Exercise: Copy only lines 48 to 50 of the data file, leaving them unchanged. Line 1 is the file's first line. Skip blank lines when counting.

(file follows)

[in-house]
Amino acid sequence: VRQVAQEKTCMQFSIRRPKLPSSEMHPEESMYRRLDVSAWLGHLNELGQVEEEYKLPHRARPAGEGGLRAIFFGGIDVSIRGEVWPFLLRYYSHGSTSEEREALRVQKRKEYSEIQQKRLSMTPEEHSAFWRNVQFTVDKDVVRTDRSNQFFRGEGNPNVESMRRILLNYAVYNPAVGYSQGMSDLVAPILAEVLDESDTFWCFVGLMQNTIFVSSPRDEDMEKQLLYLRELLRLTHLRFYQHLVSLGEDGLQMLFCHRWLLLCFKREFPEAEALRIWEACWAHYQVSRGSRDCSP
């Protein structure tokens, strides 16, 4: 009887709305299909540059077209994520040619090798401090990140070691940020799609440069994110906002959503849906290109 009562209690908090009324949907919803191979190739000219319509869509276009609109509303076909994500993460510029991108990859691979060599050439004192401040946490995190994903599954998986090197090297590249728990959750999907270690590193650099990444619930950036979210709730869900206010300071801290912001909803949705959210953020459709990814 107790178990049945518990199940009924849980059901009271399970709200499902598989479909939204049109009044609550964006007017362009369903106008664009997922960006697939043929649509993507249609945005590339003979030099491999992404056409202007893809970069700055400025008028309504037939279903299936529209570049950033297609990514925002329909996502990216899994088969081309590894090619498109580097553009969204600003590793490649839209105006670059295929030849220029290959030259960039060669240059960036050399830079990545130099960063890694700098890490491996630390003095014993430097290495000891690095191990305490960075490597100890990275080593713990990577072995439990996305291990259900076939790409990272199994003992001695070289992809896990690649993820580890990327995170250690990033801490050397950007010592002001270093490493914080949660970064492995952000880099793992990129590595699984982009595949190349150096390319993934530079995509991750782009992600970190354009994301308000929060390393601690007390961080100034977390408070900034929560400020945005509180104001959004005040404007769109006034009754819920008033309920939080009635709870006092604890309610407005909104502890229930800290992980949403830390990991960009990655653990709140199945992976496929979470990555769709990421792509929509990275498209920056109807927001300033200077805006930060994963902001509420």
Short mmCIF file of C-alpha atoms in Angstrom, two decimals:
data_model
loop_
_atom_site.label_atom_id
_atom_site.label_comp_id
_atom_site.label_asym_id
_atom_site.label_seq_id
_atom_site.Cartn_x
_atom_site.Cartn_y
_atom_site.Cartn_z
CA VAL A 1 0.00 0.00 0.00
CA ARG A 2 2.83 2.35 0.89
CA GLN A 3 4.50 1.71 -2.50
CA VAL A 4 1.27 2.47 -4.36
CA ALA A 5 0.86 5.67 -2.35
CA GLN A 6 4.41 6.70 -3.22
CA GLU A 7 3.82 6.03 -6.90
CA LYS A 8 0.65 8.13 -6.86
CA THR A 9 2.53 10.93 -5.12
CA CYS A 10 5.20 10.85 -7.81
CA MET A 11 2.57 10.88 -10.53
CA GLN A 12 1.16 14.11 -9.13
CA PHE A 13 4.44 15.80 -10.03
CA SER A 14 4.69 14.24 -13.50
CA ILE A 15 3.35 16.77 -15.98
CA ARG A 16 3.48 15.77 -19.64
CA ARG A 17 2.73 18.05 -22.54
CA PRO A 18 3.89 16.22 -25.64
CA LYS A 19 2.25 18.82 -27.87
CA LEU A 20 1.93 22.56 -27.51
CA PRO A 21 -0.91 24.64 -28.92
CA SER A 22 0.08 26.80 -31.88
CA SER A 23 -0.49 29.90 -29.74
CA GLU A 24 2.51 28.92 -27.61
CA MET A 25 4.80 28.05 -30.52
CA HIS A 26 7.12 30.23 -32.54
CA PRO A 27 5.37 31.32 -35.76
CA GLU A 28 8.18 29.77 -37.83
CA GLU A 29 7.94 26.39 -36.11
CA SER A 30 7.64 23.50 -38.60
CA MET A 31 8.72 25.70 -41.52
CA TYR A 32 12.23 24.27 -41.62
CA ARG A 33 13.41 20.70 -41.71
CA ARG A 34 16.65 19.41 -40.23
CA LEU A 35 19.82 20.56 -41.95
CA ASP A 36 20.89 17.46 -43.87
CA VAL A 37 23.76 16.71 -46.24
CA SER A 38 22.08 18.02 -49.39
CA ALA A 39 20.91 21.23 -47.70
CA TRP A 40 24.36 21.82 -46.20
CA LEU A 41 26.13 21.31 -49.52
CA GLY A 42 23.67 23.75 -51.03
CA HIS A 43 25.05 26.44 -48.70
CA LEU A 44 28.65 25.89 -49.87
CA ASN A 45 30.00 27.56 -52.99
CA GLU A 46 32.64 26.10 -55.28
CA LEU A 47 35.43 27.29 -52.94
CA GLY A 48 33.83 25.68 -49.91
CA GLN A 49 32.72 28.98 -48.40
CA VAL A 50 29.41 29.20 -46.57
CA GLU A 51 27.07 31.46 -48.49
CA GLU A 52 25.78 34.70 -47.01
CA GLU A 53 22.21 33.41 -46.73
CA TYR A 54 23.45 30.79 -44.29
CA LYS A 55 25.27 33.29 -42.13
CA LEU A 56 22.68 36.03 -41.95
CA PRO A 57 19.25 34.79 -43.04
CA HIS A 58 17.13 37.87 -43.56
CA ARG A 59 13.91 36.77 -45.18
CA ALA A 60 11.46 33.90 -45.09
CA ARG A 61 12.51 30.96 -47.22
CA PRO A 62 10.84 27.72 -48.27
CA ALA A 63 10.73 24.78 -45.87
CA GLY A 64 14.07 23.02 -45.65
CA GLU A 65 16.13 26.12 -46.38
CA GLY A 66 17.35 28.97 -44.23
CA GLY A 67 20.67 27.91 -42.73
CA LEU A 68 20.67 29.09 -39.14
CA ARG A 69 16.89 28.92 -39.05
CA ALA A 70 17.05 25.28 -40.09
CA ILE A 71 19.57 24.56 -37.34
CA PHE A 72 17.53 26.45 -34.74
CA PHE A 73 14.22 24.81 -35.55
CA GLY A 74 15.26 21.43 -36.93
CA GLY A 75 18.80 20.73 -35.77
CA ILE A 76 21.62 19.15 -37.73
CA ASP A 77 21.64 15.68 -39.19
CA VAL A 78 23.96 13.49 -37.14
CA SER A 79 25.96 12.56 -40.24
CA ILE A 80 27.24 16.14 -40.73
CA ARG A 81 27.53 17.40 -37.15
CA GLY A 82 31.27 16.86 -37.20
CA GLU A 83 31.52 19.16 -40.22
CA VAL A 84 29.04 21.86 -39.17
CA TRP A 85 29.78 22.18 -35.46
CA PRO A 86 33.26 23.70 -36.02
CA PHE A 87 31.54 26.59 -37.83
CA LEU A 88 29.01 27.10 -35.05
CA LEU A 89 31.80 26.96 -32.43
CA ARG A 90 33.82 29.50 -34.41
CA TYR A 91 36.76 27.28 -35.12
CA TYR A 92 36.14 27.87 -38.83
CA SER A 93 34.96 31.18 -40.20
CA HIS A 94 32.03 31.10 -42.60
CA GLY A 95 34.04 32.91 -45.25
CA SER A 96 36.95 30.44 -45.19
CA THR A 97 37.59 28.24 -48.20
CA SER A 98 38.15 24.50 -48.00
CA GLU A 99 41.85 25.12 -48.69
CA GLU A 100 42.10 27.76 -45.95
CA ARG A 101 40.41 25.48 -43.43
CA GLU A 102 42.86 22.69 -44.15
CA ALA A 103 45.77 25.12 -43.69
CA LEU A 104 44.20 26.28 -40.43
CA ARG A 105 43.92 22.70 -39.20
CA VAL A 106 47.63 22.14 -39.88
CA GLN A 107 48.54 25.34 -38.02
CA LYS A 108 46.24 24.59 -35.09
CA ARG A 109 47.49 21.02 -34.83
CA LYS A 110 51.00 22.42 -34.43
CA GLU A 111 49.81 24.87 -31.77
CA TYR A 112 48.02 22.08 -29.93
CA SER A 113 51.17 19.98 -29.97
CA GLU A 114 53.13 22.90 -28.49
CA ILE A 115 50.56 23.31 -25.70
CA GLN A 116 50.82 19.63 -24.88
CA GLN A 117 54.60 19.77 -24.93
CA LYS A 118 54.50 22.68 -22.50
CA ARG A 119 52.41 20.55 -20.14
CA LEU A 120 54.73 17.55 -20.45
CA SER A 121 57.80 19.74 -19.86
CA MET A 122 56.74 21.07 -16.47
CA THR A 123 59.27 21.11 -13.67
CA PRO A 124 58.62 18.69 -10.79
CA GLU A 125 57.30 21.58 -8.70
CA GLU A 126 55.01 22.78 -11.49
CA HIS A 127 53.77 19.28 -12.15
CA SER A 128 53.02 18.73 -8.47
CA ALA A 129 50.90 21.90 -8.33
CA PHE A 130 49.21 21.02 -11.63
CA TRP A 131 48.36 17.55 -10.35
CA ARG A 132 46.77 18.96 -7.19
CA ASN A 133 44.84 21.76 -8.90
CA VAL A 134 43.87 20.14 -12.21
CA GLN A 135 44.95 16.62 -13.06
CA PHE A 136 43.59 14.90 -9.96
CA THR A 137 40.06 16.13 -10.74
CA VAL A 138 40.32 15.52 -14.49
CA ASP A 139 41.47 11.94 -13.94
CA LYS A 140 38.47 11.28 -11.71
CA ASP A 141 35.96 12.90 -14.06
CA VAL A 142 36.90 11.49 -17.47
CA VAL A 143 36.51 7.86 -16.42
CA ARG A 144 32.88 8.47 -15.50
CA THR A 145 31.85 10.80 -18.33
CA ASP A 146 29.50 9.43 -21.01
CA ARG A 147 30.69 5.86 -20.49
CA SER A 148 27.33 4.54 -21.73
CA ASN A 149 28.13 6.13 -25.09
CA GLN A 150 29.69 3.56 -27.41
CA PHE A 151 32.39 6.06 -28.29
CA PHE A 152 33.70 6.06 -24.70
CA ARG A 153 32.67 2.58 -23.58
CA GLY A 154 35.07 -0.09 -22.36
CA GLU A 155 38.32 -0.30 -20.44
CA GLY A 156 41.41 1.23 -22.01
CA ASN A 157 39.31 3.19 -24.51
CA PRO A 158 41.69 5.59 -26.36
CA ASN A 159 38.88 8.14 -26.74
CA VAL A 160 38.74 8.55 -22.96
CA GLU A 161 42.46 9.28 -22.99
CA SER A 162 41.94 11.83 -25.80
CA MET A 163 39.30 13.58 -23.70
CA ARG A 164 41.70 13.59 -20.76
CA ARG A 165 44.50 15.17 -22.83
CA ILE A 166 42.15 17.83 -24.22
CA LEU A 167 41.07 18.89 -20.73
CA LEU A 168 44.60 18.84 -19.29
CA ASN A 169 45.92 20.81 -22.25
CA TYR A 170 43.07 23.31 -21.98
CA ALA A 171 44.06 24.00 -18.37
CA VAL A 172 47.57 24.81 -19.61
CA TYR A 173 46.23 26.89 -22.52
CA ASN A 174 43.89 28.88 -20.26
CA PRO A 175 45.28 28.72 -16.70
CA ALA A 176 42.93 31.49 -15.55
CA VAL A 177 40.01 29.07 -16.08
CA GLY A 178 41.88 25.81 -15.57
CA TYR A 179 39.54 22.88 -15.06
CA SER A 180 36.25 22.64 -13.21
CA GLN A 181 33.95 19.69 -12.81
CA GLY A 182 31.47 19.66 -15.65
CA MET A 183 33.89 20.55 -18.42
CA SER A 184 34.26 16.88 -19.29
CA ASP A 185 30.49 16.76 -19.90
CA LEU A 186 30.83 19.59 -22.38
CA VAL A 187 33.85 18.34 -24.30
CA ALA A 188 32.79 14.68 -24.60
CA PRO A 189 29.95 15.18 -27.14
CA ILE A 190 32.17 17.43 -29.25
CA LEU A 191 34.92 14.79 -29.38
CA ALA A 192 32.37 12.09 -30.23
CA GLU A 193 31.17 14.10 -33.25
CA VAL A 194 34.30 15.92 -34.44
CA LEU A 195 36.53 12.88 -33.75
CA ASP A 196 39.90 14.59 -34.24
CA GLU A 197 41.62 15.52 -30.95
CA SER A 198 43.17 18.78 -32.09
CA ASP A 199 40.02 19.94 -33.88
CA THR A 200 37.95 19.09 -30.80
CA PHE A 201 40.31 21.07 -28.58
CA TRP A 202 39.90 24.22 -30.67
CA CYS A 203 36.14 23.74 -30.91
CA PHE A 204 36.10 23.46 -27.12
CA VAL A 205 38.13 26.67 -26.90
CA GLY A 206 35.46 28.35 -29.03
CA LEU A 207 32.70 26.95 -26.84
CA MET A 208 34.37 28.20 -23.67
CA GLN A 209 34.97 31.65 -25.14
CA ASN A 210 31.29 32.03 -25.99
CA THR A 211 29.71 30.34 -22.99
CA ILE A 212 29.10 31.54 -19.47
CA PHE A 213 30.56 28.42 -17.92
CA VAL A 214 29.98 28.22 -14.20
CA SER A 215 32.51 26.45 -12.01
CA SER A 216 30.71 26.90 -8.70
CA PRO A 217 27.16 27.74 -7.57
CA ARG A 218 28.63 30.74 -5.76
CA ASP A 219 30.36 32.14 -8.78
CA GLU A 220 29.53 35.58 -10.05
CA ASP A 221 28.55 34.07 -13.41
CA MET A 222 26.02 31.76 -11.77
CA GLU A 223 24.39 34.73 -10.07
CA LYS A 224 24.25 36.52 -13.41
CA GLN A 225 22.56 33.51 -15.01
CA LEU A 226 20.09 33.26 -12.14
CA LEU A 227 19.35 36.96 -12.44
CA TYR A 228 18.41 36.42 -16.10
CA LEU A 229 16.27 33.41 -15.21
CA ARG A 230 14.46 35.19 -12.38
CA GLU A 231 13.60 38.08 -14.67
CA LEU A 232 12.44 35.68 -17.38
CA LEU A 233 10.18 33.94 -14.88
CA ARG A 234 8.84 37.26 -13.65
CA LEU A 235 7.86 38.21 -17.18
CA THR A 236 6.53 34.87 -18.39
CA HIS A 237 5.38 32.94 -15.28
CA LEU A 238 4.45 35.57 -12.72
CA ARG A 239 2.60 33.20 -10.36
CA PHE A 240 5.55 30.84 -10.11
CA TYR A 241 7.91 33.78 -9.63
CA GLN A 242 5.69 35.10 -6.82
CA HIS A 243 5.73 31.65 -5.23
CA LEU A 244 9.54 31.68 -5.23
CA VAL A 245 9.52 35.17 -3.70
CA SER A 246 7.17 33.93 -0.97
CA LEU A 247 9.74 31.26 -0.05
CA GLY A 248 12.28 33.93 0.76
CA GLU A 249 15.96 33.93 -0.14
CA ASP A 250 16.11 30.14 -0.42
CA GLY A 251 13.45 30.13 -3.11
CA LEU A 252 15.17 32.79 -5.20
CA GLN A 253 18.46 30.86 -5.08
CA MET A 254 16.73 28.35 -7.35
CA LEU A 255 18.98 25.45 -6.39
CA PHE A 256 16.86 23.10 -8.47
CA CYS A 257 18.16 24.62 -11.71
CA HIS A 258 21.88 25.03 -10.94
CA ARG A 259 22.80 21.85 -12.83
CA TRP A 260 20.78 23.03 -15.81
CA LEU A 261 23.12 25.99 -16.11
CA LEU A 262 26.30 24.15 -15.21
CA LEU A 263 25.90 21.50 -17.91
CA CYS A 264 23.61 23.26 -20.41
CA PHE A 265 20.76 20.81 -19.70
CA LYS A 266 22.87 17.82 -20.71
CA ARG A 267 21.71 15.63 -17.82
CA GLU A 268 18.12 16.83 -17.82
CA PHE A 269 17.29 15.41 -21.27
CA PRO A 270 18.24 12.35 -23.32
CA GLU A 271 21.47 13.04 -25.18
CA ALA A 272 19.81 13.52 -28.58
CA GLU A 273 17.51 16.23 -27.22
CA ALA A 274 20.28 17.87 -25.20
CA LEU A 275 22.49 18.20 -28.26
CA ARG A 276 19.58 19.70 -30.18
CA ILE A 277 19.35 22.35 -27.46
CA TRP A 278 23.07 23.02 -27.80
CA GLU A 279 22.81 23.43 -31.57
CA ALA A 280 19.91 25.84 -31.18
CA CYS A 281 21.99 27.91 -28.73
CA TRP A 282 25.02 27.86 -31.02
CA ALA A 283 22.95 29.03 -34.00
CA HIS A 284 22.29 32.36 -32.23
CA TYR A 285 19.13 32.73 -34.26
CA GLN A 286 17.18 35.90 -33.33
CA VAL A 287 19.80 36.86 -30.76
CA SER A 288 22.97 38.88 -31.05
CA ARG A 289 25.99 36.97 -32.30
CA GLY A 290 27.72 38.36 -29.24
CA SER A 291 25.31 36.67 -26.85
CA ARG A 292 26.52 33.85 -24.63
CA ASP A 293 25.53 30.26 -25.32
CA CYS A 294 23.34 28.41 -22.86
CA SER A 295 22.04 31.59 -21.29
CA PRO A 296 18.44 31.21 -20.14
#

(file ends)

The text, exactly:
CA LEU A 35 19.82 20.56 -41.95
CA ASP A 36 20.89 17.46 -43.87
CA VAL A 37 23.76 16.71 -46.24